Diving in and slugging it out for science


The Gold Coast Sea Slug Census is back! Hundreds of divers, snorkelers and rockpool explorers will take to the water to photograph as many of the colourful creatures as they can.

Photo Credit : Diver Sonia Squires, photo by Andrew Wingate


Hosted by Southern Cross University and a local group of organisers, the fourth annual Sea Slug Census will be held over on the weekend of September 28-29, with volunteers diving in from South Stradbroke Island all the way down to Cook Island off Fingal Headland.

Southern Cross University Professor Steve Smith described the volunteers as ‘incredibly valuable citizen scientists’ who photograph as many of the mesmerising marine molluscs as possible, adding to scientific knowledge with the added incentive of winning prizes.

“Sea Slugs – which includes the nudibranchs – are little creatures that dance under water showing off their amazing splashes of colour, which makes them an underwater photographer’s dream,” Professor Smith said.

“Last year our volunteer divers photographed 94 different species and this time we hope to crack 100, with the incentive of prizes for rare and unusual species as well as the most species found. Changes in the distribution of sea slug species helps us understand how the environmental is changing – so the more eyes in the water the better!”

Professor Smith founded the globally-unique Sea Slug Census in 2013, with Southern Cross University now partnering with groups in eight Australian locations and Indonesia to run events.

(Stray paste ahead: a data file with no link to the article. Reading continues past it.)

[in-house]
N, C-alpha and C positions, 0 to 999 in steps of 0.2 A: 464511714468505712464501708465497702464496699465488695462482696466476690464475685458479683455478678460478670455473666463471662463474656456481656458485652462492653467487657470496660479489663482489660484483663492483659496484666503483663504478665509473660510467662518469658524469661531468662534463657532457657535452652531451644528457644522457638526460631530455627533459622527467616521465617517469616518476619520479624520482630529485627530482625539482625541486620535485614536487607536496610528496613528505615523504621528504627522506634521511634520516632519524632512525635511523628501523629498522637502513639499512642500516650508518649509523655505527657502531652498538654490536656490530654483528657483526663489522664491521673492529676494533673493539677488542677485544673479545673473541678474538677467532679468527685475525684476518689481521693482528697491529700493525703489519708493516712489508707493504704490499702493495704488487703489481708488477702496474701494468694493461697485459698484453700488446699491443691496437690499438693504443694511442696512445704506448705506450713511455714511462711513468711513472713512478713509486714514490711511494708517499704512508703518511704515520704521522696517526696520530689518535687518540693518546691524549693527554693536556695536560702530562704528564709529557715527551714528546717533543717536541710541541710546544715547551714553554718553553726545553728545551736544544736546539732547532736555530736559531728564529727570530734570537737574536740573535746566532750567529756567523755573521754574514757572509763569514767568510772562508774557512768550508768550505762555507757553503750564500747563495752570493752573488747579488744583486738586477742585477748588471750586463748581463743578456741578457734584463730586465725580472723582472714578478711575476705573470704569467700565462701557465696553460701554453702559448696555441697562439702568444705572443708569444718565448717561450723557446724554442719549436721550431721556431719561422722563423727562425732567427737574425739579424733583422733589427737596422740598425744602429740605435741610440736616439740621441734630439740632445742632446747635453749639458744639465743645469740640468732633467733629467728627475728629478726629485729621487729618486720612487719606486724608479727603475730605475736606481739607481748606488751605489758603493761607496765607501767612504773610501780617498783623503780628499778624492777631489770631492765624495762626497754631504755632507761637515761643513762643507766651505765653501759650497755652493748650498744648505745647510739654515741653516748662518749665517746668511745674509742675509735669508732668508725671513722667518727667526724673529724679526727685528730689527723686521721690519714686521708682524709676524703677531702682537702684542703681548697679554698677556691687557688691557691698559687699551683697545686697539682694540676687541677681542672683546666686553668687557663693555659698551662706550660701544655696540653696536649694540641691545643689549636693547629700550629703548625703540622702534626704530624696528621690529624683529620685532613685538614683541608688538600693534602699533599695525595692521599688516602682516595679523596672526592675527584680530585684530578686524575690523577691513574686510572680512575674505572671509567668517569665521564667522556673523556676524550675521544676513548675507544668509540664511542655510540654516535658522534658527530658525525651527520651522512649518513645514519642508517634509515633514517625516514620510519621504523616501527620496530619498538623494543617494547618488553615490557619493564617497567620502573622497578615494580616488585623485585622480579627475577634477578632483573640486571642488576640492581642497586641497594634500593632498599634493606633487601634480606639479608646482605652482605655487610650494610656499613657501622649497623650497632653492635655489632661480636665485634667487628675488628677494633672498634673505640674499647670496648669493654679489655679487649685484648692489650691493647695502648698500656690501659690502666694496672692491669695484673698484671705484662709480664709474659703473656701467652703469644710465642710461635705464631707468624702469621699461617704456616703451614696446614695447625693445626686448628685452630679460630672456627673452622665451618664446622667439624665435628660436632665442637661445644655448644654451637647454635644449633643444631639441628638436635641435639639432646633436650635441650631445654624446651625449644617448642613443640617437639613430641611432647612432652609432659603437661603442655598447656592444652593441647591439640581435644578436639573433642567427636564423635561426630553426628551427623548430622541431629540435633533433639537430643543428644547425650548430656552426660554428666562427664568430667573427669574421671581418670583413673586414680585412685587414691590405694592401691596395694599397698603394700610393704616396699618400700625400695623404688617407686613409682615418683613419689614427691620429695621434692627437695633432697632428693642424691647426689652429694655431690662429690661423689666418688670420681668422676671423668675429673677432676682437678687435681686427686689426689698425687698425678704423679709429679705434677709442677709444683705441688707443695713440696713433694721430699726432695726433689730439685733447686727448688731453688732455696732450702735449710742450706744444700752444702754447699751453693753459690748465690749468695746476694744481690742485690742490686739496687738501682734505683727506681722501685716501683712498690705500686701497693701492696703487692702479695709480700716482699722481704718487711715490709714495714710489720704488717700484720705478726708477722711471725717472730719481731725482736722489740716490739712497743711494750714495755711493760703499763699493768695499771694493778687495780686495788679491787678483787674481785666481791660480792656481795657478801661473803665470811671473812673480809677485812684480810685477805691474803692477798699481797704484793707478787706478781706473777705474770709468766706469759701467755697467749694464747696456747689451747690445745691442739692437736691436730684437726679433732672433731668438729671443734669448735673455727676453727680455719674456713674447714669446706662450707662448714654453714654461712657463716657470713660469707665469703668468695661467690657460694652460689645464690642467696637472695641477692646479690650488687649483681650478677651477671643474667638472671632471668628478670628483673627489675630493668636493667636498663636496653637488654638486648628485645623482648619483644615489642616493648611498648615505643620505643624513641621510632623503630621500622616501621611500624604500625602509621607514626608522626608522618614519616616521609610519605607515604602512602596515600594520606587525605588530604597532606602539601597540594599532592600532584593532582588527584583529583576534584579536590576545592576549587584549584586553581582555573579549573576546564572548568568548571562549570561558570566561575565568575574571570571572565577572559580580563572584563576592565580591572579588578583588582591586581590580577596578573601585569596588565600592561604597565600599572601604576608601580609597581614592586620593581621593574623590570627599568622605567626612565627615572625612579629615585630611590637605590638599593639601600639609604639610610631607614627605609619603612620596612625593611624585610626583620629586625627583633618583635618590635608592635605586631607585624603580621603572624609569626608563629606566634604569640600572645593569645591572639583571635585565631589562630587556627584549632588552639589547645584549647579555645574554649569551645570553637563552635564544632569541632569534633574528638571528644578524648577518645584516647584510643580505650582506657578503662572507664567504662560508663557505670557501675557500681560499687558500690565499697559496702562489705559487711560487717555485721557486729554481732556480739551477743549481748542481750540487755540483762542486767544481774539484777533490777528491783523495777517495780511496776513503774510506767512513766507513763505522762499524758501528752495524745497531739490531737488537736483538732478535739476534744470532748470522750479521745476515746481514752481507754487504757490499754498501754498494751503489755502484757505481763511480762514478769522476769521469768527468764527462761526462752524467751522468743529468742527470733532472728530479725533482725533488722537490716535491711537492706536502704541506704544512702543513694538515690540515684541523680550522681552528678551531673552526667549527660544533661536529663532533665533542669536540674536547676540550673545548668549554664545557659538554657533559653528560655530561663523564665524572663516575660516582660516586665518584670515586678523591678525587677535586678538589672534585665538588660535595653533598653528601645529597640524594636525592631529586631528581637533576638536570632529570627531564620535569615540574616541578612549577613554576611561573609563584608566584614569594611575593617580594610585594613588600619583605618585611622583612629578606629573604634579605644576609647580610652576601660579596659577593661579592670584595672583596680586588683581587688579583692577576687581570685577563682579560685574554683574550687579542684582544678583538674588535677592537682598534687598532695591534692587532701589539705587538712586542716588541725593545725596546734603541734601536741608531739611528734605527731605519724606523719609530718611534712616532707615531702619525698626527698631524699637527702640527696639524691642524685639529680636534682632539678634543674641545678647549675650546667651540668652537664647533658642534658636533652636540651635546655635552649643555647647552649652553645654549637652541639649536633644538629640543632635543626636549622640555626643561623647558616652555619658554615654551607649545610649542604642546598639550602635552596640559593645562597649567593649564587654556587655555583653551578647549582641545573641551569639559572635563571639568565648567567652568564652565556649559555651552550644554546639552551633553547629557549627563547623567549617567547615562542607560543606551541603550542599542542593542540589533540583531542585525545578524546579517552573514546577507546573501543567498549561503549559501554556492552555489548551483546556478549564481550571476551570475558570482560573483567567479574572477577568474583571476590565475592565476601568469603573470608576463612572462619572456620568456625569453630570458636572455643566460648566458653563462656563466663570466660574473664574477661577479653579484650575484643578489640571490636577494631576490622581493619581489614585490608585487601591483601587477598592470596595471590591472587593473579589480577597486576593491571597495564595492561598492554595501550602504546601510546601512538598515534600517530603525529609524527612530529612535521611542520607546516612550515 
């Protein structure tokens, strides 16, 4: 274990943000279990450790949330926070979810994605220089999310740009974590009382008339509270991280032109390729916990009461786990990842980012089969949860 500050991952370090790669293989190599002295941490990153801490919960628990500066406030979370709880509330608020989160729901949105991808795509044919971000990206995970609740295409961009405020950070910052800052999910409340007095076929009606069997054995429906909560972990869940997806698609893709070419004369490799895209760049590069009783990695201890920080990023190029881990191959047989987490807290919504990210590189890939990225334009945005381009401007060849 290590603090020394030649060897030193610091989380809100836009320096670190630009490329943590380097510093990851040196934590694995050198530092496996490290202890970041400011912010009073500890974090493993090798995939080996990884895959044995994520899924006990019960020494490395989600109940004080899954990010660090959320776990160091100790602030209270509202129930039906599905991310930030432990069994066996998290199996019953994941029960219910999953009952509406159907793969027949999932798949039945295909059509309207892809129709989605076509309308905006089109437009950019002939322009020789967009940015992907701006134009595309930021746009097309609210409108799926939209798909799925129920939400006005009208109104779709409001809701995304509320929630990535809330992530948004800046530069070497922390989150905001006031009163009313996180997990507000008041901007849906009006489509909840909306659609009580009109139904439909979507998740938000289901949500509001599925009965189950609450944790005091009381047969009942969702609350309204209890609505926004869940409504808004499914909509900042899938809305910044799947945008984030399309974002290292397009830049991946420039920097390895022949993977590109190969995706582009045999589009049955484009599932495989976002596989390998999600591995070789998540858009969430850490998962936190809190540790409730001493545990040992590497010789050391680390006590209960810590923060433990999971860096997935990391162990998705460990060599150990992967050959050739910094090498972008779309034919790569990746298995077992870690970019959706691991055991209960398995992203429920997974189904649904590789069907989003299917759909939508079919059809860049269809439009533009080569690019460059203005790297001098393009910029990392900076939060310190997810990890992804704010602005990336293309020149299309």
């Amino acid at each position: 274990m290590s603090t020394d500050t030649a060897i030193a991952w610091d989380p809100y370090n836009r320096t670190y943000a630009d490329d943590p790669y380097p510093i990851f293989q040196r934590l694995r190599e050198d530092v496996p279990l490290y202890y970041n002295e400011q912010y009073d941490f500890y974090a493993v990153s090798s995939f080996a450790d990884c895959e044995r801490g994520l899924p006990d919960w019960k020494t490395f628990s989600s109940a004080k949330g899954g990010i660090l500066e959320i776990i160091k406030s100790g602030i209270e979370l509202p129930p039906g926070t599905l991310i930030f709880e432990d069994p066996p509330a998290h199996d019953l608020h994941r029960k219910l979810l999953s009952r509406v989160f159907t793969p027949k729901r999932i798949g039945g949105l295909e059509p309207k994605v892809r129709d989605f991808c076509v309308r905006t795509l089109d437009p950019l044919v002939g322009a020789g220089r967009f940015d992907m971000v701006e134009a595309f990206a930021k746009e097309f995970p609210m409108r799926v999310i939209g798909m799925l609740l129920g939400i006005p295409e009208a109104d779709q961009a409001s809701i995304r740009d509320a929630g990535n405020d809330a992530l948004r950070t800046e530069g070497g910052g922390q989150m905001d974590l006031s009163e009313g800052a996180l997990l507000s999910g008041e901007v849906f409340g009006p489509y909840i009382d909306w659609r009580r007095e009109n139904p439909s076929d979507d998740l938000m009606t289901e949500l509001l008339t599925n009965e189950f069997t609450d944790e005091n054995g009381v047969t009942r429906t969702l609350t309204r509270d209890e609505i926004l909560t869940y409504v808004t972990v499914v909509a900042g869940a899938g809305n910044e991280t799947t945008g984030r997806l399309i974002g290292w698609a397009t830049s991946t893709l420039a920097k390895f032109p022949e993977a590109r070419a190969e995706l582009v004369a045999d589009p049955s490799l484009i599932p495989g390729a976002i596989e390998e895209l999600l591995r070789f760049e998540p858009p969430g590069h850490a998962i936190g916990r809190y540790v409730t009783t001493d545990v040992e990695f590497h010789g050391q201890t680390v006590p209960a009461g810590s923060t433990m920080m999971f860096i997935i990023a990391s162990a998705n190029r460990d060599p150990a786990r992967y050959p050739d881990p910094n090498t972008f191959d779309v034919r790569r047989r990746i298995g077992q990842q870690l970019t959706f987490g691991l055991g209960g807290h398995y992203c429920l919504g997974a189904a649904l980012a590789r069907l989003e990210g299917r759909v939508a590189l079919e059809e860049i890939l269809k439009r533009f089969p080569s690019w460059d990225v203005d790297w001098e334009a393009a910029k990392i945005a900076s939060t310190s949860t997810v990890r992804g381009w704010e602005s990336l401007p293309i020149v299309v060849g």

“More than 1500 volunteers have taken part in six years and we are now getting worldwide interest with groups in the USA and Vanuatu wanting to host events with us,” Professor Smith said.

“Not only do people love the colours of these ‘butterflies of the ocean’ but also their curious behaviour and the way they move – some sea slugs flap their ‘skirt’ through the water, others move along in jerking fashion and others glide gracefully.

“The beautiful photos these divers take could end up in a science publication as we always acknowledge the people who contribute.”

This event is made possible through the generous support of local businesses and dedicated Gold Coast Sea Slug Census organising committee.

To sign up for the Gold Coast Sea Slug Census visit scu.edu.au/seaslugcensus